United States Project

How the WNBA became a hot newsroom beat

May 22, 2019
Seattle Storm's Alysha Clark (32) races past Washington Mystics' Tierra Ruffin-Pratt during Game 2 of the 2018 WNBA basketball finals. AP Photo/Elaine Thompson

When Mike Terry was assigned to the WNBA beat in 2001,  the stars seemed aligned. He’d be covering the ascendant Los Angeles Sparks, a team on the precipice of back-to-back championships. And he’d be doing it for a Los Angeles Times sports section helmed by editor Bill Dwyre, whose generous budget allowed Terry to travel to season openers on the road, All-Star Games, and playoff series as distant as New York or Charlotte.

Five years later, his outlook had changed. The Sparks had their hearts broken by the Sacramento Monarchs in the playoffs. The LA Times was hobbled by budget and staffing cuts. Terry was reassigned amid newsroom upheaval and the WNBA beat became something of an afterthought.

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Versions of that played out at sports desks across the country. Editors once hoping to get in on the ground floor of women’s basketball retreated in the face of diminishing resources. When Lena Williams retired from The New York Times after covering the Liberty from 1999 until 2005, the Times opted not to replace her.

Though local newsrooms and sports departments still contend with budget cuts, coverage of the WNBA has grown in recent years and so has the audience for it. The league reported a spike in ratings last season, and in April it struck a new deal with CBS Sports to broadcast 40 regular season games, in addition to existing WNBA programming on ESPN. The 2019 season, which begins May 24, also promises off-the-court intrigue: a long-simmering debate over athlete pay will culminate in a renegotiated collective bargaining agreement.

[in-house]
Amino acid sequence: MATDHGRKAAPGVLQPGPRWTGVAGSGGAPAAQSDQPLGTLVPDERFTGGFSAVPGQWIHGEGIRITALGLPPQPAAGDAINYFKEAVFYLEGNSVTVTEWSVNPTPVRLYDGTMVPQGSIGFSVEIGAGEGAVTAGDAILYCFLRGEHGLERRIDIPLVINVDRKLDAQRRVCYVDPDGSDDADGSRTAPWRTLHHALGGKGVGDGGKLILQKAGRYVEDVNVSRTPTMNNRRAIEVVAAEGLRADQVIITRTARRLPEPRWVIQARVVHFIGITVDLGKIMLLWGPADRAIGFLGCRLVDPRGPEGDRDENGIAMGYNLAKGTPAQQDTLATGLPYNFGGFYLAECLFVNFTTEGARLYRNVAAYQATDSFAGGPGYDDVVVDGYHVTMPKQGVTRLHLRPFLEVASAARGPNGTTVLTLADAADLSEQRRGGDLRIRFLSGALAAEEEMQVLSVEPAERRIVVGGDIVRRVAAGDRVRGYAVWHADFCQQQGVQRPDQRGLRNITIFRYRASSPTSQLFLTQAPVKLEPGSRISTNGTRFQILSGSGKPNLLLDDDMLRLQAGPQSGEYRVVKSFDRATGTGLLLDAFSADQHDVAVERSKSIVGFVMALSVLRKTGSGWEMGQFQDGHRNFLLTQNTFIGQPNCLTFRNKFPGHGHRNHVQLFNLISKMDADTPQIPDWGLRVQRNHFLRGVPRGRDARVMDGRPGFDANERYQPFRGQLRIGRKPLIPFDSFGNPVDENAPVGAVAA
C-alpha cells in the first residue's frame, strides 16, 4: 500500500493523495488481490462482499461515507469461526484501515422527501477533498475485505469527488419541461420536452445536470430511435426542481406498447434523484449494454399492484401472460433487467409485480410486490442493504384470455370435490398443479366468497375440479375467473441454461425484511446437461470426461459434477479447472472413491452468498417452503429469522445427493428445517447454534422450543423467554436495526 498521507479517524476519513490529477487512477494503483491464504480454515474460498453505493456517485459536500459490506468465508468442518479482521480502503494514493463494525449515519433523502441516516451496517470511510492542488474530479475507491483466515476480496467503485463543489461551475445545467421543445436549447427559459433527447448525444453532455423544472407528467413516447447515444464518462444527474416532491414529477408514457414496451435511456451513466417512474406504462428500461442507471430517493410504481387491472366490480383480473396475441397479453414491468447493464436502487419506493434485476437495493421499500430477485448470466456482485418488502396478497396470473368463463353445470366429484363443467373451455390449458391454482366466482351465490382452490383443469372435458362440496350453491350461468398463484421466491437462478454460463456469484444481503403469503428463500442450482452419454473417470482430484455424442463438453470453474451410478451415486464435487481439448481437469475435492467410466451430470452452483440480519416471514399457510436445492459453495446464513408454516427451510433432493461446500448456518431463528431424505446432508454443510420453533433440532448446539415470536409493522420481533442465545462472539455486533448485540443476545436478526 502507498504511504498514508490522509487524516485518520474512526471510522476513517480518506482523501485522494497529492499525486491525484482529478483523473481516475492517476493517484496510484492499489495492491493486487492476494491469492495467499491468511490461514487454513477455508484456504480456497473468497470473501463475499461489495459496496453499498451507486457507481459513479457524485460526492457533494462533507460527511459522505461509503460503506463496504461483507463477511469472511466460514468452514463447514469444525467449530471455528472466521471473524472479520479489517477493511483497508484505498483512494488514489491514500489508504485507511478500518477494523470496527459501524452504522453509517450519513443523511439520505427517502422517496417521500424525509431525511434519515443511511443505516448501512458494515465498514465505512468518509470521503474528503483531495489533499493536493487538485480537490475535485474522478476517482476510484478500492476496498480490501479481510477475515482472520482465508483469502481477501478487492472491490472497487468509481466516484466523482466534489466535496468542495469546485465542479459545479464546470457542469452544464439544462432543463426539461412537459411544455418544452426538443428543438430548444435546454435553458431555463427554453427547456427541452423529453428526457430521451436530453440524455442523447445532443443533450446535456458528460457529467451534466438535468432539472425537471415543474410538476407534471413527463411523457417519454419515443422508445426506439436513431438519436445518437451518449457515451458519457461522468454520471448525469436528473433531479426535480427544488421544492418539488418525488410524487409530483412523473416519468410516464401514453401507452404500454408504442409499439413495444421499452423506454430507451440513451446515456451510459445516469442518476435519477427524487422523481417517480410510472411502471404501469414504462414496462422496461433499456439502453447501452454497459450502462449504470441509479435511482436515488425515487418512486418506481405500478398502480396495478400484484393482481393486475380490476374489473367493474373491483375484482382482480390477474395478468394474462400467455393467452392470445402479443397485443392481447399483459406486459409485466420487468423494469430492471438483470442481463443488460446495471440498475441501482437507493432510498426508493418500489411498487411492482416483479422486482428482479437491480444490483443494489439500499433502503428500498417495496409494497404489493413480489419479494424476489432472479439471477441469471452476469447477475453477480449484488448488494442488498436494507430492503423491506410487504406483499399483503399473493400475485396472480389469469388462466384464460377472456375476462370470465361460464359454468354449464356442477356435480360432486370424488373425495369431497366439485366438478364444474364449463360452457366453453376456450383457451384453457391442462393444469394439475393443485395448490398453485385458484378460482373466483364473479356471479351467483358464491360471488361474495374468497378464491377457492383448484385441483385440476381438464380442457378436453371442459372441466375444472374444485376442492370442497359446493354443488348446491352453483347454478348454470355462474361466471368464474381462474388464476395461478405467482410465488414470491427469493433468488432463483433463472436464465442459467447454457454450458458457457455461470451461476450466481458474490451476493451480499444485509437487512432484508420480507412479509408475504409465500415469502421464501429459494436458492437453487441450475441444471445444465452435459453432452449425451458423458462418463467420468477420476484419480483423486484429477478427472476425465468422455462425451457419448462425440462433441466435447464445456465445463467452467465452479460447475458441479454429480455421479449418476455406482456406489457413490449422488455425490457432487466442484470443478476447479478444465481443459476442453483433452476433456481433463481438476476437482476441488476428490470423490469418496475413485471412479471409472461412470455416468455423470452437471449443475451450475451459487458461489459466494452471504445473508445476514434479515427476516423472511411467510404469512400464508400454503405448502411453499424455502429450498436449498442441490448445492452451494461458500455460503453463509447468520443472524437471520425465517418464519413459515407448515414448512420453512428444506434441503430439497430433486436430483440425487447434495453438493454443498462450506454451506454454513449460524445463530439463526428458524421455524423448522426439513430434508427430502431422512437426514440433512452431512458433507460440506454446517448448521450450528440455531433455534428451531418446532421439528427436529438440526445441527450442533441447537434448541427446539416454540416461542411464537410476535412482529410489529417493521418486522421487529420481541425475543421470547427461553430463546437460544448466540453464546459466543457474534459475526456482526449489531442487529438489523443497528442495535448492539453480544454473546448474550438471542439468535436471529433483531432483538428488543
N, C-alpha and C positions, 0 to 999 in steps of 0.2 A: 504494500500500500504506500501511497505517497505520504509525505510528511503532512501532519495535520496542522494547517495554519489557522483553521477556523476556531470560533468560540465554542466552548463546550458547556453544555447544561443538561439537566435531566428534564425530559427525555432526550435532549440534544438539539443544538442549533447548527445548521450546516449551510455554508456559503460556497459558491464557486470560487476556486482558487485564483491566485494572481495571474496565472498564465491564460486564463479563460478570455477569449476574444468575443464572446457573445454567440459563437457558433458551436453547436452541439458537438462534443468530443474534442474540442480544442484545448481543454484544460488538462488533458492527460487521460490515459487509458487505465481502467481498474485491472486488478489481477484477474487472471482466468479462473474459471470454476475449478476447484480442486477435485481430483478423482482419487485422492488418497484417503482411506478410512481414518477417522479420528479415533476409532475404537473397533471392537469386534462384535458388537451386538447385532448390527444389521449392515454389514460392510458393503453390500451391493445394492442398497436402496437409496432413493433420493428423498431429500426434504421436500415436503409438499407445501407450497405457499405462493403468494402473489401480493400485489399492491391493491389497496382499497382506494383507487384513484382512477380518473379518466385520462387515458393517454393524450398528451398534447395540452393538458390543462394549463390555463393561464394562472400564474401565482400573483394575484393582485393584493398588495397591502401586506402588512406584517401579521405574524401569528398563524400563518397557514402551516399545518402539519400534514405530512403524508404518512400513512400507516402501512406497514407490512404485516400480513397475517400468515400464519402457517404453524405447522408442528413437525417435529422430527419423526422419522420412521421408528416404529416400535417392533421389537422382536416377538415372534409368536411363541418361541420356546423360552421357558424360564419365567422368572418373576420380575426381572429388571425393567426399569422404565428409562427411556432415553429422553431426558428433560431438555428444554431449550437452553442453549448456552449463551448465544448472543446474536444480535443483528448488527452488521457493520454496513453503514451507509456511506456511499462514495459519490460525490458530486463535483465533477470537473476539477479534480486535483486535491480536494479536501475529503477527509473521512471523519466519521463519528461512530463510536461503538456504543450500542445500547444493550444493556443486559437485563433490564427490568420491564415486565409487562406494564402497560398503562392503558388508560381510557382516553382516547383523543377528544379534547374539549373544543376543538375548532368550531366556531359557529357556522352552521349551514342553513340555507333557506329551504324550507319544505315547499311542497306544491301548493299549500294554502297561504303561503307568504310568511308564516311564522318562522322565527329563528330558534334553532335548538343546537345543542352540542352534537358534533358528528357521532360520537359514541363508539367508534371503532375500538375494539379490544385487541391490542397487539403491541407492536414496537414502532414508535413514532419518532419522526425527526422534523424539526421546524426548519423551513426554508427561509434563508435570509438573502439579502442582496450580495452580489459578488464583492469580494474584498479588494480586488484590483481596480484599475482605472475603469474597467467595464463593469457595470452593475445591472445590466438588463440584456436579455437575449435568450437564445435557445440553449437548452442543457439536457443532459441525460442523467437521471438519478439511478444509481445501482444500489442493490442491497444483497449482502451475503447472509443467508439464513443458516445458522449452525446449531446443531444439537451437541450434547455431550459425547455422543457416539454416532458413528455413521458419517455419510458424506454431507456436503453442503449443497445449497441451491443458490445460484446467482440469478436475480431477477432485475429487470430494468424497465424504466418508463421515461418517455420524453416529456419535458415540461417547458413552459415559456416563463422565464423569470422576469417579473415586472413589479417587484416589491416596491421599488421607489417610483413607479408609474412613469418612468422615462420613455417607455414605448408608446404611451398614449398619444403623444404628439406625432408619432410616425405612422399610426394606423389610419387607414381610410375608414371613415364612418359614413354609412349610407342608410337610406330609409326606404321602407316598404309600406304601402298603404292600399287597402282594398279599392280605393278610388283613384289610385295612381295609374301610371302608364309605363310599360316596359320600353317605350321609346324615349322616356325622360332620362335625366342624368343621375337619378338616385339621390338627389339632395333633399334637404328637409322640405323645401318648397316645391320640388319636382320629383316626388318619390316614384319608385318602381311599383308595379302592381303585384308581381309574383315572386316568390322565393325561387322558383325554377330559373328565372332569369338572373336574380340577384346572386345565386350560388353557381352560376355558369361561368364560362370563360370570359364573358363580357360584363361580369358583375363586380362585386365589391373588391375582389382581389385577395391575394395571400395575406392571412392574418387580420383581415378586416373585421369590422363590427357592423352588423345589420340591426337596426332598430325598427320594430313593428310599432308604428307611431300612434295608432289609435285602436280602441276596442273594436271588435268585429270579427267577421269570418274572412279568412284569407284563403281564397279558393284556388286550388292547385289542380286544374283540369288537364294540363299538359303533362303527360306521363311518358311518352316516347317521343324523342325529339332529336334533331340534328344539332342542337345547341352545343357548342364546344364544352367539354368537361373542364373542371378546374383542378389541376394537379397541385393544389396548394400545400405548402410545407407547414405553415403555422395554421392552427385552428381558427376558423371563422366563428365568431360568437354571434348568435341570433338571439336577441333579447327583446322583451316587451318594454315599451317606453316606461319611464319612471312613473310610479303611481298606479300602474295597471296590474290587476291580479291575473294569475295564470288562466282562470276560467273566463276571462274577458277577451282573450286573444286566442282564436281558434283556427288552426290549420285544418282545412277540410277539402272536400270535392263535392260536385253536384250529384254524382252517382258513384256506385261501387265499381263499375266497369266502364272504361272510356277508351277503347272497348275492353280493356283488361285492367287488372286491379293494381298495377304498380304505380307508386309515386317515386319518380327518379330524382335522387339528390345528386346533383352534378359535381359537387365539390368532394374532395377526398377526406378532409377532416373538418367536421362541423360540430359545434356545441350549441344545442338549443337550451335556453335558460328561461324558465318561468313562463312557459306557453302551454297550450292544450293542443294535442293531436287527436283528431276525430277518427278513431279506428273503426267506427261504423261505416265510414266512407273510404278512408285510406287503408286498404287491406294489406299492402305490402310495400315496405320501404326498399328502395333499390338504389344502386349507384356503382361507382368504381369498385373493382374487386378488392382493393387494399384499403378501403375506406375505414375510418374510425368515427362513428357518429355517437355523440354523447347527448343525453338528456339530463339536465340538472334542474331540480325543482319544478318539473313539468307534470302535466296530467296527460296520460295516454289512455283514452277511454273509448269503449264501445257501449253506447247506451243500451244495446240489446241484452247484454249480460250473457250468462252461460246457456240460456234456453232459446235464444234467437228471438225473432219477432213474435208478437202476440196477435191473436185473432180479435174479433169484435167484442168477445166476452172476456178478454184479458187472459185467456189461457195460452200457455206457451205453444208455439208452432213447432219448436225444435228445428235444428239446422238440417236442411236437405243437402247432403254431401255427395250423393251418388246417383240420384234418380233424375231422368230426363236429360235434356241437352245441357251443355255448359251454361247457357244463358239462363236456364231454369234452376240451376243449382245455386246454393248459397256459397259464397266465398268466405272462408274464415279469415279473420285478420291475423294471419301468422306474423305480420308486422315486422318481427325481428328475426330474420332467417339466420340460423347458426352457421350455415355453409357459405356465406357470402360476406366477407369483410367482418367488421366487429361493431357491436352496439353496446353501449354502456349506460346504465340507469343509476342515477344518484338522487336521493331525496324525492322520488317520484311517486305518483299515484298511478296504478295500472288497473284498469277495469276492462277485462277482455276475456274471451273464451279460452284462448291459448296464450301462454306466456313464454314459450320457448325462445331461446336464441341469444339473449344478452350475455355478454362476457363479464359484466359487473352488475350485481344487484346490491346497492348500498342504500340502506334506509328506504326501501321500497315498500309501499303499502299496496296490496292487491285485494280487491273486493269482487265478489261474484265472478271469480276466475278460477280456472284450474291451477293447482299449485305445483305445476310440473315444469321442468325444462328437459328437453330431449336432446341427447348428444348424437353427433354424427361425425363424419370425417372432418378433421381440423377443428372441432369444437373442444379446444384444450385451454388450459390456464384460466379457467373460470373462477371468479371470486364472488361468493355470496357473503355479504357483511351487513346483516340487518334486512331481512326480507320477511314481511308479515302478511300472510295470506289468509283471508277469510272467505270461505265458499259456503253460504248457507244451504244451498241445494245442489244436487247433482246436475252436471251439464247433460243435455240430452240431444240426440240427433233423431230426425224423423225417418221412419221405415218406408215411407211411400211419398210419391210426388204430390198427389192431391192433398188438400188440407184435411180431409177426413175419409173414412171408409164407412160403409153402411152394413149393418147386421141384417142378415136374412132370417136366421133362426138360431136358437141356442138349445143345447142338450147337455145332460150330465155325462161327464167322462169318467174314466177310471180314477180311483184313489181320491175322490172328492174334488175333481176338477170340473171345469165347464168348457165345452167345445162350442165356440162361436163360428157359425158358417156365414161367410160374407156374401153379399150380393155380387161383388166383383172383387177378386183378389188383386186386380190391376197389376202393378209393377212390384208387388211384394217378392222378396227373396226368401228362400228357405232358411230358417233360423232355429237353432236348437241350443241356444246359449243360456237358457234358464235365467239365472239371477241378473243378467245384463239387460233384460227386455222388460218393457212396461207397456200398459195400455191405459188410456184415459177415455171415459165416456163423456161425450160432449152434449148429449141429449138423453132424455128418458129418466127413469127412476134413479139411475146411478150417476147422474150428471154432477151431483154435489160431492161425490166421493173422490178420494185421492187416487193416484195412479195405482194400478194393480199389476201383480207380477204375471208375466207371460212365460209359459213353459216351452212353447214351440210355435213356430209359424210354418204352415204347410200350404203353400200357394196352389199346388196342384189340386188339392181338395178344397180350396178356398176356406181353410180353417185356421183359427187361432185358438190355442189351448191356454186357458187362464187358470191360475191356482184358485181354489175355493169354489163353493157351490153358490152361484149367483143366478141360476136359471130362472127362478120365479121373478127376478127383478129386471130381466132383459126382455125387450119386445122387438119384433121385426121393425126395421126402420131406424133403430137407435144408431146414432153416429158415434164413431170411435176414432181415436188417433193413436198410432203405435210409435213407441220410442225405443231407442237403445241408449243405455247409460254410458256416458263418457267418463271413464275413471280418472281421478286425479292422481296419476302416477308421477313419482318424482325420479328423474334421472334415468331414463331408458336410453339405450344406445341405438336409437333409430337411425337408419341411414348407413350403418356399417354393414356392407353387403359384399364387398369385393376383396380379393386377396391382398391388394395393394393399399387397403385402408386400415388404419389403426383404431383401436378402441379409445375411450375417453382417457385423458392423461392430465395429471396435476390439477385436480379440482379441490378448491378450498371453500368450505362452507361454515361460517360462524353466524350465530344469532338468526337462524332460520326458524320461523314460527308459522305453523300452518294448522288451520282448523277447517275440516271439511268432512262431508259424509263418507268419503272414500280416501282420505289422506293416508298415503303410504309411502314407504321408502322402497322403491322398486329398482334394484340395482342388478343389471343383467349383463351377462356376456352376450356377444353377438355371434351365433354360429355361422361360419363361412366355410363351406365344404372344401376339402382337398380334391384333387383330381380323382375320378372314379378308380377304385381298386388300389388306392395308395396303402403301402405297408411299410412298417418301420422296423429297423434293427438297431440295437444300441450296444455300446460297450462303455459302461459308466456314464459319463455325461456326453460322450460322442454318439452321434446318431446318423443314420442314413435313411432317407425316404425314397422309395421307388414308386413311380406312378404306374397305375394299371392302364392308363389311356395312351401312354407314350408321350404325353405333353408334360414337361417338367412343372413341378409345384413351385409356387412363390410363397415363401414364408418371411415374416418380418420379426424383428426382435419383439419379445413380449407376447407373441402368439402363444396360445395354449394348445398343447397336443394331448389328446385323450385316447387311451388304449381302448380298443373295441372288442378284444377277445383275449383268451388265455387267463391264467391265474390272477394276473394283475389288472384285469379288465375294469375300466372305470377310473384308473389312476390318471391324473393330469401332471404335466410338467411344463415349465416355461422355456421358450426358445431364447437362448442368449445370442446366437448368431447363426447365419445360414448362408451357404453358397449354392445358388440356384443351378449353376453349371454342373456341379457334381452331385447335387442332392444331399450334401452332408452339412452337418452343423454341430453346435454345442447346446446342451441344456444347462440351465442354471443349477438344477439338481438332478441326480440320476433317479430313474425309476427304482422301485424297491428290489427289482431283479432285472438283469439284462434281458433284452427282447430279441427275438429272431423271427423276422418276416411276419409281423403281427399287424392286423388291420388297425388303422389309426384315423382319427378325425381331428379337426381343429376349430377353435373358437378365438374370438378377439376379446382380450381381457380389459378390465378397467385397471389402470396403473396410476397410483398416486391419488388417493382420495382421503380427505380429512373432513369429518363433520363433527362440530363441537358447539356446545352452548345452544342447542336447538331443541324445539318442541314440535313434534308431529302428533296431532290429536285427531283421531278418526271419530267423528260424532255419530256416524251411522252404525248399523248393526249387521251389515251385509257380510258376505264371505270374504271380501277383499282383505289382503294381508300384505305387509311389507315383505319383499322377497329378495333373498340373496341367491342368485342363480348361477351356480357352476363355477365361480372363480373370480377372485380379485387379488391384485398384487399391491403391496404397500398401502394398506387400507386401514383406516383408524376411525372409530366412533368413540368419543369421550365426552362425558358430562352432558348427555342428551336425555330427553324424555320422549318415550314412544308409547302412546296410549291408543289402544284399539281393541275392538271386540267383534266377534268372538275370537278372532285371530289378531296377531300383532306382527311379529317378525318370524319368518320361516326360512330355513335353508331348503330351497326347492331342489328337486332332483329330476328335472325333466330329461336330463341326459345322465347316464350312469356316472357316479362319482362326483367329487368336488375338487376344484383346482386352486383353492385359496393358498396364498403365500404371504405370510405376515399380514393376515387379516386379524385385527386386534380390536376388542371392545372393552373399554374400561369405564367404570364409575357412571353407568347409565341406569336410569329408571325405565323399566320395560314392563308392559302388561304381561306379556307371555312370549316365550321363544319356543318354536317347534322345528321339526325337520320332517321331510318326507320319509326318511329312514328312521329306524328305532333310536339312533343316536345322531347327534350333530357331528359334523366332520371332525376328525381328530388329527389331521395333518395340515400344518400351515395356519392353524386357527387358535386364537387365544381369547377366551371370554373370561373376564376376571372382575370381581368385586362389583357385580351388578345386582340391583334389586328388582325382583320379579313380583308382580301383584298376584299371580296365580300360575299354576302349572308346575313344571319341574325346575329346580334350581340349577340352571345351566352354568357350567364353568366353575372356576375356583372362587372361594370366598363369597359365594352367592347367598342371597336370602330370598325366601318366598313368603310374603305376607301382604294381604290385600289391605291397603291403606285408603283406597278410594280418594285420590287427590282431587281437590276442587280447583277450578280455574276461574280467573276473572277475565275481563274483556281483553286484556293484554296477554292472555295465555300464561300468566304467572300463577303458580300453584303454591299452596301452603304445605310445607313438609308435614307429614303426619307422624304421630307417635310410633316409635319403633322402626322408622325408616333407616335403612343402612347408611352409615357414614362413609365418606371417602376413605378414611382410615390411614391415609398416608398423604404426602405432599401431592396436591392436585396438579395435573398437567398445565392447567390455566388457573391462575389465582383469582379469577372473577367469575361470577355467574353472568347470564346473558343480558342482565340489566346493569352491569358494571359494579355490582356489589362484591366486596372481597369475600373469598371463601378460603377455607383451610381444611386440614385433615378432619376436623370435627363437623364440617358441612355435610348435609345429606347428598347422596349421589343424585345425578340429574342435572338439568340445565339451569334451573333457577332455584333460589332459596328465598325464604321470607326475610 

At the Southern California News Group, which counts the LA Daily News and Orange County Register among its 11 newsrooms, sports editor Tom Moore noticed positive response to an intern’s Sparks coverage last year and asked NBA reporter Mirjam Swanson if she’d be interested in taking over the beat, which she’ll do this summer.  Moore hopes the move helps create value for digital subscribers; a beat like the WNBA is ideal, he says, because it has less competition than men’s basketball but significant demand.

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“It’s challenging in an era where sports staffs are getting smaller and smaller,” he says. “But we’ve got to figure it out.”

In March, the Chicago Sun-Times assigned reporter Madeline Kenney to the Chicago Sky beat for the 2019 season. The coverage will be sponsored by the University of Chicago Medical Center, an arrangement Sun-Times editor-in-chief Chris Fusco sees as a potential model for under-resourced newsrooms to sustain their pro sports coverage.

Fusco likens the partnership to the sponsored segments commonplace in televised sports coverage—say, the American Express Halftime Report on TNT’s NBA broadcasts. “We were clear when we entered into the deal that we control all editorial content, the good and the bad, and all sides agreed to that.”

The funding has enabled Kenney to write several features during the off-season, including a profile of Sky rookie Katie Lou Samuelson that was the paper’s most read story the weekend it ran. “There is a fanbase out there that’s just hungry for content,” Kenney says. “It’s worth investing in it.” In addition to attending every home game, Kenney plans to travel with the team for select road games. Should the Sky earn a playoff berth or send a player to the All-Star Game, she expects to make those trips as well.

Travel, low-hanging fruit for sports editors looking to cut costs, is rare for WNBA beat reporters nowadays, though not unprecedented; the Seattle Times’ former Storm beat reporter Jayda Evans travelled regularly with the team as late as 2010. When the Washington Post’s Mystics reporter Ava Wallace pitched her editors a story about the New York Liberty last year, they found the travel budget to send her to New York. This season, with the Mystics in serious contention for the 2019 title, the Post is looking into greater coverage of the team’s away games, with hopes to send Wallace on the road more often.